On Wednesday night, our small group had our church's new pastor, Matthew, over for dinner. It was supposed to be entirely social but he opened the floor up to business by asking each of us (yes, every single one of us separately) what we were hoping to see our church as in the future.
Personally, I never think much beyond the end of my nose so I have no picture of what I hope for our church in the future. I do know of many things about the church now and in the past that I want us to escape from and that's actually what all of us talked about. In specific ways, I'm sure that I disagree with what other people are thinking but in general terms, I agreed with what everyone said. Even Matthew added a few points that I agreed with and hadn't thought of on the spot when asked. In fact, he made a comment that hit a really huge nail square on the head and which I hadn't been able to formulate a description for.
I've never felt that Brian was my pastor (he and his wife and a few friends started our church and he was the senior pastor since they first voted him to be until early this year) except that he was the guy usually giving the message on Sunday mornings. When I started going to Cedar Ridge, Bob J was "my pastor." He paid attention to my spiritual development, or at least helped when I asked. He left and there was a gaping hole until Gene M came along about 4 years ago. Again, somebody seemed to care what was going on with my spiritual development. He left abruptly (or at least abruptly to many in the congregation) and I just realized on Wednesday night why it was so devastating to me that Gene left... we had a relationship beyond, "Hey, good to see you" and a hand shake.
I'm not suggesting that the senior pastor or even any pastor has to know everybody in the church and what they're going through. But it is nice if there is at least one pastor who seems to care. About me. Yes, I'm being selfish here and I'm asking what can the church do for me instead of just what can I do for it. But come on, there's got to be something, some little thread I can hold on to at the church besides my small group, don't you think?
Matthew's comment that leadership in our church needs to be relational struck a resounding and melodious tone that I was incredibly happy to hear. Of course, I don't think he's said anything yet that makes me question that he's the perfect senior pastor for our church right now, but as even he said, we'll have to see some changes to know that it's really going to work out.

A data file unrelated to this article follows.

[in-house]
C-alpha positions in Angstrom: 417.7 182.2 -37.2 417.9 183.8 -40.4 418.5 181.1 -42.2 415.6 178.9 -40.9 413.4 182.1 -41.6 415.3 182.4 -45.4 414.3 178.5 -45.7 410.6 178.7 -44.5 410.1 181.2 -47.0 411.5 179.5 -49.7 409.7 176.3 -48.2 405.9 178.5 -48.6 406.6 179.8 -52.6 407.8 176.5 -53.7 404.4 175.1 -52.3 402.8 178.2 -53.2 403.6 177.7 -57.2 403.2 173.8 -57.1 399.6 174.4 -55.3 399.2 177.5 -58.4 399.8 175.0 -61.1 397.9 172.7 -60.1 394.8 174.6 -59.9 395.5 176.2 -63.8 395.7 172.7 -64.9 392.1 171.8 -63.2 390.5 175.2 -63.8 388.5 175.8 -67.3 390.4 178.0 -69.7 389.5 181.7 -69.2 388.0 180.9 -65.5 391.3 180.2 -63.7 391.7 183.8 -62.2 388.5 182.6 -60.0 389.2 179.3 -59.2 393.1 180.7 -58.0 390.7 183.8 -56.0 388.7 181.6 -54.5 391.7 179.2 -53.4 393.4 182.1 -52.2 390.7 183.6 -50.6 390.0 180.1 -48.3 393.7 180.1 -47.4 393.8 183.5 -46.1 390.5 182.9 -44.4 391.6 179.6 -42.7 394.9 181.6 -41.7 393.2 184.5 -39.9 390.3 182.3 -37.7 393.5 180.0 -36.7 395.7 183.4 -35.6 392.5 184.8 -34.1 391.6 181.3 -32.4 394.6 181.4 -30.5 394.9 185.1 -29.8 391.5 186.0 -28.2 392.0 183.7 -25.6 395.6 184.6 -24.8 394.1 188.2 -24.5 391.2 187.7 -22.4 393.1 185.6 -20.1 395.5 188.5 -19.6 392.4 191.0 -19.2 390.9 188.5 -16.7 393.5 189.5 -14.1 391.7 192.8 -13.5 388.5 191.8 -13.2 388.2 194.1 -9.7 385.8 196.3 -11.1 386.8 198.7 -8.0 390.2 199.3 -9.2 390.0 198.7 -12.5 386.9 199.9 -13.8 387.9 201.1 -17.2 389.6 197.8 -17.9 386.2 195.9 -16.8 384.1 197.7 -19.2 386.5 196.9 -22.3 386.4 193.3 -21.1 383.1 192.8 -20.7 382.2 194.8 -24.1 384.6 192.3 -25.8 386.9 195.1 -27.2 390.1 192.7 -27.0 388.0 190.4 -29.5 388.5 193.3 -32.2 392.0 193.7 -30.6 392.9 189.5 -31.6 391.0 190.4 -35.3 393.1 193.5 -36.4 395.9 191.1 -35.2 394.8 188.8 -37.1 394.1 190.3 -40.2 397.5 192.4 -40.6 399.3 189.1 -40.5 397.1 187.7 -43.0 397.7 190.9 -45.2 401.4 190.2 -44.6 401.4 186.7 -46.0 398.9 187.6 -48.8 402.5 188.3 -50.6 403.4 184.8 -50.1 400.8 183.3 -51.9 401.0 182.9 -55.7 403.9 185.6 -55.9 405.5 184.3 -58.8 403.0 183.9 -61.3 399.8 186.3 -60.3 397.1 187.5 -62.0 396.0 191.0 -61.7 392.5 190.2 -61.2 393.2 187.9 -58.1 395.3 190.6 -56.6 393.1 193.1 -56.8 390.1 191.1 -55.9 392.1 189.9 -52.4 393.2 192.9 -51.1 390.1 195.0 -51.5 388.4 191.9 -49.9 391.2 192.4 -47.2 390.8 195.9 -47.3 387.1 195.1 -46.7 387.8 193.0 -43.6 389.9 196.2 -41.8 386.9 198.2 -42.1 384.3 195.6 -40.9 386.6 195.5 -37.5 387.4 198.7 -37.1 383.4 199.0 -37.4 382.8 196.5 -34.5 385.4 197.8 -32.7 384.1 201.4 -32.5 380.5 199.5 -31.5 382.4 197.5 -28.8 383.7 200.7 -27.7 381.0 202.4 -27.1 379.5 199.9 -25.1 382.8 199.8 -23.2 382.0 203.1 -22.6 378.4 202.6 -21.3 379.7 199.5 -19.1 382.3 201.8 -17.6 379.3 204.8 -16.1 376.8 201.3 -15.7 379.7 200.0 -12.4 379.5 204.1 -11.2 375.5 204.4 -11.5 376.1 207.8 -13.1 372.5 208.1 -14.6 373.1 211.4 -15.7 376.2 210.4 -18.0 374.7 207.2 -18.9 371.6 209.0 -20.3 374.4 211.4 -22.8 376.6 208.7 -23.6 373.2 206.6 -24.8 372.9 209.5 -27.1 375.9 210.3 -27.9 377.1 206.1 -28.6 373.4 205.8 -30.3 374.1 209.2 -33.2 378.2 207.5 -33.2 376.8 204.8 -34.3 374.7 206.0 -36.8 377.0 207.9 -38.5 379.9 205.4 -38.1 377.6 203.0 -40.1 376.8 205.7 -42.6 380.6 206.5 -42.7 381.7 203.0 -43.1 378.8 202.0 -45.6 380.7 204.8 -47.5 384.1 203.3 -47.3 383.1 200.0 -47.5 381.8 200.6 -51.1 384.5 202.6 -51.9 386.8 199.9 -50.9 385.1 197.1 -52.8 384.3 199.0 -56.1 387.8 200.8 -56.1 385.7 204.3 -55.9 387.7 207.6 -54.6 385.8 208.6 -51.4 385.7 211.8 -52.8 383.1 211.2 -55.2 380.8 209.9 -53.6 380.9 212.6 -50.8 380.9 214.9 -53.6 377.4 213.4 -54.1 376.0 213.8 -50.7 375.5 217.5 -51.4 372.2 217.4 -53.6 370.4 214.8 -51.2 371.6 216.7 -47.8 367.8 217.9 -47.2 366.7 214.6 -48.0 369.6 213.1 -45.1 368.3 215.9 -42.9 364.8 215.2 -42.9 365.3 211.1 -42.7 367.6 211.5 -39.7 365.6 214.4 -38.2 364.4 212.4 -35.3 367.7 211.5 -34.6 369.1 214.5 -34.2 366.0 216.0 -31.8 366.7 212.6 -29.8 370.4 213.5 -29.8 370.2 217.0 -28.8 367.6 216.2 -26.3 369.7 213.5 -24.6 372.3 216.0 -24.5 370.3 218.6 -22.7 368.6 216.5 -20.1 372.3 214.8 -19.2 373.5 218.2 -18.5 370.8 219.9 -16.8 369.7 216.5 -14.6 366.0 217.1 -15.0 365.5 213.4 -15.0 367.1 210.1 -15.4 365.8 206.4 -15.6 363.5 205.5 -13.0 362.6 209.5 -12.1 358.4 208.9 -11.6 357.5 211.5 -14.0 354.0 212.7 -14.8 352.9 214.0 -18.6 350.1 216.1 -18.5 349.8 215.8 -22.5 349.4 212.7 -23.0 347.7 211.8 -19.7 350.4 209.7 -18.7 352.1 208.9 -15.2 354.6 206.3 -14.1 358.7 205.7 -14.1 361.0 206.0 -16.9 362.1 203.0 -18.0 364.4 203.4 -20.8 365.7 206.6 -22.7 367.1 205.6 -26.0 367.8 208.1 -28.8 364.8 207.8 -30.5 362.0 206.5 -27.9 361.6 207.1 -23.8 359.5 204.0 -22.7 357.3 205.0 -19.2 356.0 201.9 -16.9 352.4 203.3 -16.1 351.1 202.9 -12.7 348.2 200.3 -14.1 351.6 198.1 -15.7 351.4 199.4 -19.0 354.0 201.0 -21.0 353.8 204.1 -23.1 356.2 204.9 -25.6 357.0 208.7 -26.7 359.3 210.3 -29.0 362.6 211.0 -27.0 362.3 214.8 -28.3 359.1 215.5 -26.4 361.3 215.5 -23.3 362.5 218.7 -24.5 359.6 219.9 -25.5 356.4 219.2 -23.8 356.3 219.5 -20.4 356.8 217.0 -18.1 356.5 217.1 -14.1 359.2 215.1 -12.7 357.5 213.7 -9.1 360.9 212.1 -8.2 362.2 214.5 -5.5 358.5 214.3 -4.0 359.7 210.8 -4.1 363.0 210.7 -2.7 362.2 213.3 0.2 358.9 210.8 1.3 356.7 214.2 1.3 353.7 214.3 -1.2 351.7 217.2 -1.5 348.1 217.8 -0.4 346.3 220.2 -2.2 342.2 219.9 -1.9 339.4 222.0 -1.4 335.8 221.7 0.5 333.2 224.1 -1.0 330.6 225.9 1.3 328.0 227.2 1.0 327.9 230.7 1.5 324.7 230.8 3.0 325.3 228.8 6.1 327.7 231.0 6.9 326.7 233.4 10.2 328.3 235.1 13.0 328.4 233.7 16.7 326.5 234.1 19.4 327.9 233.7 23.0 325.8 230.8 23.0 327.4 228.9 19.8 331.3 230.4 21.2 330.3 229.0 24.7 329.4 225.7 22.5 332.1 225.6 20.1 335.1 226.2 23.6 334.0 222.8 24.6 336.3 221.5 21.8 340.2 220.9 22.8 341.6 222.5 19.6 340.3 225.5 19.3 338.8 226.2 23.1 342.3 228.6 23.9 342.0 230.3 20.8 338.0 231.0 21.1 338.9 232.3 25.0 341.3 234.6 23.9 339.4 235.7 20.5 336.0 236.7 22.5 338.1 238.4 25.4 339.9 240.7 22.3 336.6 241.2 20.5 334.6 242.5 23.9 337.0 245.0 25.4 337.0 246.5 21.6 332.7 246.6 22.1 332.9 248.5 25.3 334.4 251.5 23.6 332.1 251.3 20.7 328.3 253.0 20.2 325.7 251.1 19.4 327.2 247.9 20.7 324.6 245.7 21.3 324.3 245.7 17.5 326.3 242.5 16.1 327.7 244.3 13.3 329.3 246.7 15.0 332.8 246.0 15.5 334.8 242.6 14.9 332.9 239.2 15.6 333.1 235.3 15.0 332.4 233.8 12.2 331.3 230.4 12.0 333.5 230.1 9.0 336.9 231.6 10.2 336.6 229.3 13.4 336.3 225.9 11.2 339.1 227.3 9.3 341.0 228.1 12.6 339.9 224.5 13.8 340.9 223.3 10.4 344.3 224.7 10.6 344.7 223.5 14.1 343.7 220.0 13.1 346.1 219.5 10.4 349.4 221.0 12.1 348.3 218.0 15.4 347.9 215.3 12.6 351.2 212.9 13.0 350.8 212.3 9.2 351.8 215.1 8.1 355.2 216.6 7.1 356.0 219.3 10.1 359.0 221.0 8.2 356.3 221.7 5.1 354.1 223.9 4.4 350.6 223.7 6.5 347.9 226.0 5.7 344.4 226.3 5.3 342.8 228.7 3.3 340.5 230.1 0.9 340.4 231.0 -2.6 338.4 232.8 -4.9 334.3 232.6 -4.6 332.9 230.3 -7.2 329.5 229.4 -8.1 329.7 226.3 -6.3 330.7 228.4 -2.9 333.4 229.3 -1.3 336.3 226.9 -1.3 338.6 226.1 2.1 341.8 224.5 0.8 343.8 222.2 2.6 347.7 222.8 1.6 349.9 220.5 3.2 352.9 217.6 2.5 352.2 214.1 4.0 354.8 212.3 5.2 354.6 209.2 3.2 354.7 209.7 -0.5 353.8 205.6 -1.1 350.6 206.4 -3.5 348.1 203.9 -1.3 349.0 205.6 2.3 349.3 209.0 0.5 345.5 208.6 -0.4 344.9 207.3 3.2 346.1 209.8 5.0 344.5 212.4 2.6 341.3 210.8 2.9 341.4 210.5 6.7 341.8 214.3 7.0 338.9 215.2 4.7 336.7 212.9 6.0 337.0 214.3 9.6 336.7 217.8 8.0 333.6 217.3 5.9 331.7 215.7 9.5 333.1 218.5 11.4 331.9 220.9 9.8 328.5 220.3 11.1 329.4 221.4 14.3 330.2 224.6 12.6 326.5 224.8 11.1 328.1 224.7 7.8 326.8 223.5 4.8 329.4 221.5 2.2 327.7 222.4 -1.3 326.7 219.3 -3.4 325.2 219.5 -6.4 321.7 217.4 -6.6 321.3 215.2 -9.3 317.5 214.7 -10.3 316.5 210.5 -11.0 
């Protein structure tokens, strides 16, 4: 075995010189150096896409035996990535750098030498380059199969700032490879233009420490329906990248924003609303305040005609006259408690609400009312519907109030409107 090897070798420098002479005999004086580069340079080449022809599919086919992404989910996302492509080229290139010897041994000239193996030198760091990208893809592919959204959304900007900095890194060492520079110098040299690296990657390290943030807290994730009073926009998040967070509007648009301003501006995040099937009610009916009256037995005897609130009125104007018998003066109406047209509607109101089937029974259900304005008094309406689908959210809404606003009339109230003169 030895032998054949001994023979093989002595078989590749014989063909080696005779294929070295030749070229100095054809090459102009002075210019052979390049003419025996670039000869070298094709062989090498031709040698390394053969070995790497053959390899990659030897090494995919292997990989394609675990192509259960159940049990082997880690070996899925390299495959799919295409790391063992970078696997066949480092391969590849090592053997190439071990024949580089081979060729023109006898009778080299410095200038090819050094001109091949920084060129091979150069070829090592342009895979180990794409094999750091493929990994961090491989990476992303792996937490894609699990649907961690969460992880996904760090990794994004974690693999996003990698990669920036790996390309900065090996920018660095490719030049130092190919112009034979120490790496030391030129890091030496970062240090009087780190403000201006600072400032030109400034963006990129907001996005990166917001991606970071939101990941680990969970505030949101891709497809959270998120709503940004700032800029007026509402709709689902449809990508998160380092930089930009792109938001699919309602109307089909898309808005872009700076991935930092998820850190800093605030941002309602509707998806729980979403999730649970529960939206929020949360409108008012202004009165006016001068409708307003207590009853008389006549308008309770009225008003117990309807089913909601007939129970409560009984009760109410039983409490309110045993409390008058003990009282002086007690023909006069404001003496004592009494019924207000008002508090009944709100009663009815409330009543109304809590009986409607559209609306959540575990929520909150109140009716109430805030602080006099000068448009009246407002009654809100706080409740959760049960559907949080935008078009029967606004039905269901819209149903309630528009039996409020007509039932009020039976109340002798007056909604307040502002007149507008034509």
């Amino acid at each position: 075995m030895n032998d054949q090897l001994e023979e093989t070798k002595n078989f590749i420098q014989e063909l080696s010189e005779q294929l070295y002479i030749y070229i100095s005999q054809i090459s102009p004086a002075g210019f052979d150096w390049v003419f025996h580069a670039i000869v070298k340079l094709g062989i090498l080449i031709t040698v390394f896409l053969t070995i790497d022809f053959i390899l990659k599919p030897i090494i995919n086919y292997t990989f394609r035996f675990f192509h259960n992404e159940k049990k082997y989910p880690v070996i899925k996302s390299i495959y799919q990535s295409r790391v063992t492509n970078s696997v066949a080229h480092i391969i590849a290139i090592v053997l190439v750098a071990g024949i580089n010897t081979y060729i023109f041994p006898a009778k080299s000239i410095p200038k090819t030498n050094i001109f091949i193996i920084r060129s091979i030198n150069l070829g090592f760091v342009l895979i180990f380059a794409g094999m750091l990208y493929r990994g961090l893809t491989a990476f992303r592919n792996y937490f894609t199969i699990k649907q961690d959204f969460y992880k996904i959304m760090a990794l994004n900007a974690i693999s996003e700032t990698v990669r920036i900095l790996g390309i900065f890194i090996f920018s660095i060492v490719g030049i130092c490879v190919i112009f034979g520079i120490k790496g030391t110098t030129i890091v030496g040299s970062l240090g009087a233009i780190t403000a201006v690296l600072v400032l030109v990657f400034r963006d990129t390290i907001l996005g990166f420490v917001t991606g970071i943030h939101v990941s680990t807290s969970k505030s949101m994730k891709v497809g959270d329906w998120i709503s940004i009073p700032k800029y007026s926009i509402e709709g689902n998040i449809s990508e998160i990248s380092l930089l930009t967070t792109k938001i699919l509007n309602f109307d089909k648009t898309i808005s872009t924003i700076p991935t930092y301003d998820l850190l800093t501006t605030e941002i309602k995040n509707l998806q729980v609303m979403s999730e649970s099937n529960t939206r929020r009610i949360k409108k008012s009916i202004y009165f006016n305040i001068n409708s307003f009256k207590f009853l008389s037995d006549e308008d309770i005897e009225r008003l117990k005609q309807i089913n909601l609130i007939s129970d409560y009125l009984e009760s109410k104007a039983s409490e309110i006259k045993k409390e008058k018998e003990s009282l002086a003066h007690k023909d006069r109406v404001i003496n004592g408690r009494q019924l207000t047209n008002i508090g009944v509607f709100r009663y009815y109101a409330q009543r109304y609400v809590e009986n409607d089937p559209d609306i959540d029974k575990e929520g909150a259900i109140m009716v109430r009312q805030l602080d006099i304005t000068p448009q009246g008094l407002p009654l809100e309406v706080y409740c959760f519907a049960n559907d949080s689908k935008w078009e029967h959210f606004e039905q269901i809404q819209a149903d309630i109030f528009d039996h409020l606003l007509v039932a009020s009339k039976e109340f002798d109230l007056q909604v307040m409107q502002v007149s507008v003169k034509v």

I asked Matthew that since he's gotten to know the staff, heard stories from most if not all of the ministry leaders and talked to various people like us, how he would rate his level of shock or surprise at our dysfunctionality. I gave him a scale from 1 to 10 with 10 being, "Holy crap, I had no idea it would be like this; get me a plane ticket out of here!" and 1 being "This is exactly what I thought it would be." He answered (and I was stunned to a level of 10) "2." Then he qualified that with little things that he noticed along the process of our search team finding him, interviewing him, etc. that told him that we're fairly dysfunctional. I was amazed at the things he noticed during the short time that he had to get to know Cedar Ridge before deciding whether to accept the position as we offered it to him. A couple things he noticed: 1) we had to go outside the church to find a new senior pastor because there was nobody in the church even remotely qualified to lead us meant to him that we didn't have a relational leadership style going on and there was no sort of mentoring or leadership training in place and 2) the rate of turnover of all levels of staff is extremely high which meant to him that something wasn't right. Add that to comments such as, "When a church or other organization starts with a charismatic leader, that leader is likely to bounce around on different whims [my word]; one expects that the organization will need another leader later on to step in after the charismatic person has found some other niche to fill for a time and the new leader will need to bring the organization to a point where it can determine its identity and how it wants to work in order to be true to that identity.
And Dianne said, "Amen!"